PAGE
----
Sep 20, 2018

Lap Pool Swimming Etiquette

The basic rules of sharing lanes at the pool

Lap pools usually have a list of rules posted on a wall somewhere — but there's another set of rules that aren't written down, yet everyone is depending on you follow. This post clearly explains the basics of lap pool etiquette; how you can peacefully share lanes with complete strangers and enjoy drama-free swim workouts.

The following rules tend to vary by country and region. For example, in some places you're not expected to communicate that you're entering a lane, you just wait for a gap and go. But if you can imagine yourself ever dipping a toe in a pool outside of your home country, you will be glad you familiarized yourself with this list...  

An underwater photograph of multiple swimmers swimming in a lap pool

1) When you first arrive, rinse yourself off at the pool-side shower.

Showering before entering the pool sends a clear message to your fellow swimmers: You follow the rules, and you're doing everything you can to keep the water clean. Despite this effort, the water will likely be filled with of all sorts of yucky things, but showering is still a worthwhile gesture.

2) If there's an empty lane, swim in it.

No matter how fast or slow a swimmer you are, always take an empty lane if one is available. However, in some situations it makes more sense to share a speed-designated lane while leaving a different speed lane free. This way, if a swimmer arrives shortly afterward who needs the other speed-designated lane, they will get it, and the order imposed by the pool will be functioning properly.

3) If there isn't an empty lane, make it known that you're entering.

Trying to make eye contact with a swimmer in the middle of a long set is not the right approach. Forget the niceties of dry land. Hop down on your butt and dangle both legs into the lane, off to the side near the rope. If the swimmer doesn't acknowledge your existence by moving to one side after a lap or two, get all the way into the water and stand in the corner of the lane. You can start swimming after they've come to the wall. 

4) If the other swimmer is faster than you, don't push off in front of them.

Faster swimmers have priority in shared lanes. It isn't done to award athletic prowess, but rather to make the workout safer and more efficient for everyone involved. Pushing off in front of faster swimmers will inconvenience everyone, including yourself. Always wait for faster swimmers to turn or stop, then push off. However, don't follow a fast swimmer too closely behind all the way to the wall, as they may accidentally collide with you after a flip turn.

5) If more than two people are in a lane, swim in a circular pattern.

Many pools will have signs enforcing this rule. In order to avoid collisions, you must swim in either a clockwise or counterclockwise pattern when more than three people are sharing a lane.

6) If a swimmer taps your foot, they're not flirting — they want to pass.

When your feet get tapped, don't be alarmed or embarrassed. Simply pull into the corner of the lane when you reach the wall so the swimmer behind you can pass. If they pass before the wall, get as close to the rope as you can and slow down, but you don't need to stop. Don't speed up while being passed. If you get passed twice by the same person, consider moving to a slower lane.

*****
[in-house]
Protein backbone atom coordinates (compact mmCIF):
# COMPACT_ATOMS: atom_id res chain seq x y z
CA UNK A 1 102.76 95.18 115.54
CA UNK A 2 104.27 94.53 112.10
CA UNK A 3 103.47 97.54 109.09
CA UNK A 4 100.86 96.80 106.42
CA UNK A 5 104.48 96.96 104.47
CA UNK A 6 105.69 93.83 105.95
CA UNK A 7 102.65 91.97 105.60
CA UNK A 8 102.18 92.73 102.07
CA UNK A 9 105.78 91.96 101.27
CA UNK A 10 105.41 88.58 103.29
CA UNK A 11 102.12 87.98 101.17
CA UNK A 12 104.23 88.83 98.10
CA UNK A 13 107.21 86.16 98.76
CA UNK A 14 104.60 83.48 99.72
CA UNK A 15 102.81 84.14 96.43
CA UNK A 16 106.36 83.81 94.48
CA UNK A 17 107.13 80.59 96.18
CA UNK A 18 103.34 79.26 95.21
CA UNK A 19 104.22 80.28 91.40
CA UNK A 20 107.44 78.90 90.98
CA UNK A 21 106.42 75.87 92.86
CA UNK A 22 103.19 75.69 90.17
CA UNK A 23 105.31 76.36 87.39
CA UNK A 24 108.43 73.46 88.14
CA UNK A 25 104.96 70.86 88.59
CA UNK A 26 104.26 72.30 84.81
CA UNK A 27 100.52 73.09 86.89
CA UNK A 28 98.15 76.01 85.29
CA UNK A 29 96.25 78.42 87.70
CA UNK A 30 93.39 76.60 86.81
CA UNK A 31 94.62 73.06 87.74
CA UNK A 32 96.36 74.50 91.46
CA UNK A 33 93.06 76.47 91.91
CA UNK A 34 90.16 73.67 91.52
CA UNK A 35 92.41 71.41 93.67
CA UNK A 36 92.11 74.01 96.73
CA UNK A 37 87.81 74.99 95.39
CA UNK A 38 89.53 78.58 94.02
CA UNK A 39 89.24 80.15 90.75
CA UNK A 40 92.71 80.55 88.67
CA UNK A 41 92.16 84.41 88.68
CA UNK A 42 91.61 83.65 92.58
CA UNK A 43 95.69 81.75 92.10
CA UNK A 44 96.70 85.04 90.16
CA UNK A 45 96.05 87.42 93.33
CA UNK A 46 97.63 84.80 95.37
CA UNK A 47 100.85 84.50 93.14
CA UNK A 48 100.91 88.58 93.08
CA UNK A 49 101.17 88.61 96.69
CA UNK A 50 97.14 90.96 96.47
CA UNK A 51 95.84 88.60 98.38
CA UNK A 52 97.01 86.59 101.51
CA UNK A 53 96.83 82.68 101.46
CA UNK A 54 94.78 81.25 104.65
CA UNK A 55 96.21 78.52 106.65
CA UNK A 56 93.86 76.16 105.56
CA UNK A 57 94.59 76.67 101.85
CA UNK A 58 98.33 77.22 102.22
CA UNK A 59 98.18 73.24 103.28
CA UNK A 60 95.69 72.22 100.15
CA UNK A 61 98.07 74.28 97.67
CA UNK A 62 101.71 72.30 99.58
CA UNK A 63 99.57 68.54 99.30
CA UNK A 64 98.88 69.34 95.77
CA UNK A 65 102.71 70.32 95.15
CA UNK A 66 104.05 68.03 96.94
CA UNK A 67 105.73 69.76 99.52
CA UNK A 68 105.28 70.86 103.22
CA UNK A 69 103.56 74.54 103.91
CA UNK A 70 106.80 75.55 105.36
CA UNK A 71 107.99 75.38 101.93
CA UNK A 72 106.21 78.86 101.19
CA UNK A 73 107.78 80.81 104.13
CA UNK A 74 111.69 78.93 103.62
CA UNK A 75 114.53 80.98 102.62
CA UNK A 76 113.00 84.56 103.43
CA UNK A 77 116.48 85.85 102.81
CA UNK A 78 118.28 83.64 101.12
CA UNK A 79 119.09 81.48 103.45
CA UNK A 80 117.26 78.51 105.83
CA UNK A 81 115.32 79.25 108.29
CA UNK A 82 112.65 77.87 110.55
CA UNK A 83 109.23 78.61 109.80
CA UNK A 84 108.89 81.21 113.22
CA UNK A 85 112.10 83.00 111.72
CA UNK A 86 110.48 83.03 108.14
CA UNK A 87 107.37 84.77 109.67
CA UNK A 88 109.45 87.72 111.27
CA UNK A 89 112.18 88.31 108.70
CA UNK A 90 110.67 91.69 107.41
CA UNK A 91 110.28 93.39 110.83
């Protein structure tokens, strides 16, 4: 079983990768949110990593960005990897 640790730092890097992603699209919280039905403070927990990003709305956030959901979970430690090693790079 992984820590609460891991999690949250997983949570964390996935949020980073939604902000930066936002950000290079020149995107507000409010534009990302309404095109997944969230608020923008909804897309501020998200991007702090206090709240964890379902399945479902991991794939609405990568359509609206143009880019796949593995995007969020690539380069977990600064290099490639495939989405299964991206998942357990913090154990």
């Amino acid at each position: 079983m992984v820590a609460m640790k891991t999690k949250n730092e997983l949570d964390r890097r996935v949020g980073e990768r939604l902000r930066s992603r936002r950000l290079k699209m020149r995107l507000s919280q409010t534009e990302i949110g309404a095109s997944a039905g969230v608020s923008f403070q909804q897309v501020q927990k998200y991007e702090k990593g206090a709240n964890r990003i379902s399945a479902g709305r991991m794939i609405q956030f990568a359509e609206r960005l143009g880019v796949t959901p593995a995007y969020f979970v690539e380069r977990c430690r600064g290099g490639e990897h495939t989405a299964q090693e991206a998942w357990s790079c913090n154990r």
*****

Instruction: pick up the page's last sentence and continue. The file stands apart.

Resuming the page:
7) Stay away from the center of the wall when taking a rest.

It's perfectly acceptable to take a rest at the wall on either end of the pool whenever you feel the need, just be sure to stay clear of the center of the wall if you're sharing the lane. Give the active swimmers as much room as possible to turn. When you're ready to start swimming again, always yield to swimmers who are in motion.

8) Avoid wide strokes in crowded lap pools.

In a busy lap lane avoid doing the butterfly and the breaststroke. Only do backstrokes if you're confident you can keep up the pace of the lane, and you have enough control to swim in a straight line and not turn into oncoming traffic. If you're an extremely experienced swimmer and have excellent control of your butterfly, be courteous and tell the others in your lane that you're going to do it before you begin.

9) Be considerate of your lane partners if your workout includes intervals.

Workouts that vary in intensity are beneficial to your training, but intervals can be disruptive in crowded lap lanes. Sudden increases in your pace will throw off your lane partners, and confuse people who try to uphold the unwritten "let faster swimmers pass" rule. Feel it out. If it seems like a fast interval will disturb your lane partners, consider moving to a faster lane. Another option is to modify your intervals so they don't interfere with the others.

10) Just be nice. :)

The beautiful thing about politeness is the simplicity. The unwritten rules of the lap pool are somewhat complex, and it's easy to forget something — especially when your heart is racing, your goggles are fogged, and you're trying your hardest not to drown. The simple act of always being nice to your fellow swimmers, regardless of their ability, is the only rule you truly need to follow.

Thanks for checking out this list! Be sure to read our other swim training articles, like Why Training to Improve Your SWOLF Score is Worthwhile, and How To Track Swims with a Running Watch. And if you've never analyzed your swim workouts with powerful training software before, be sure to get your 45-day free trial of SportTracks. It has the most advanced swimming charts on the planet, and it's surprisingly easy to use.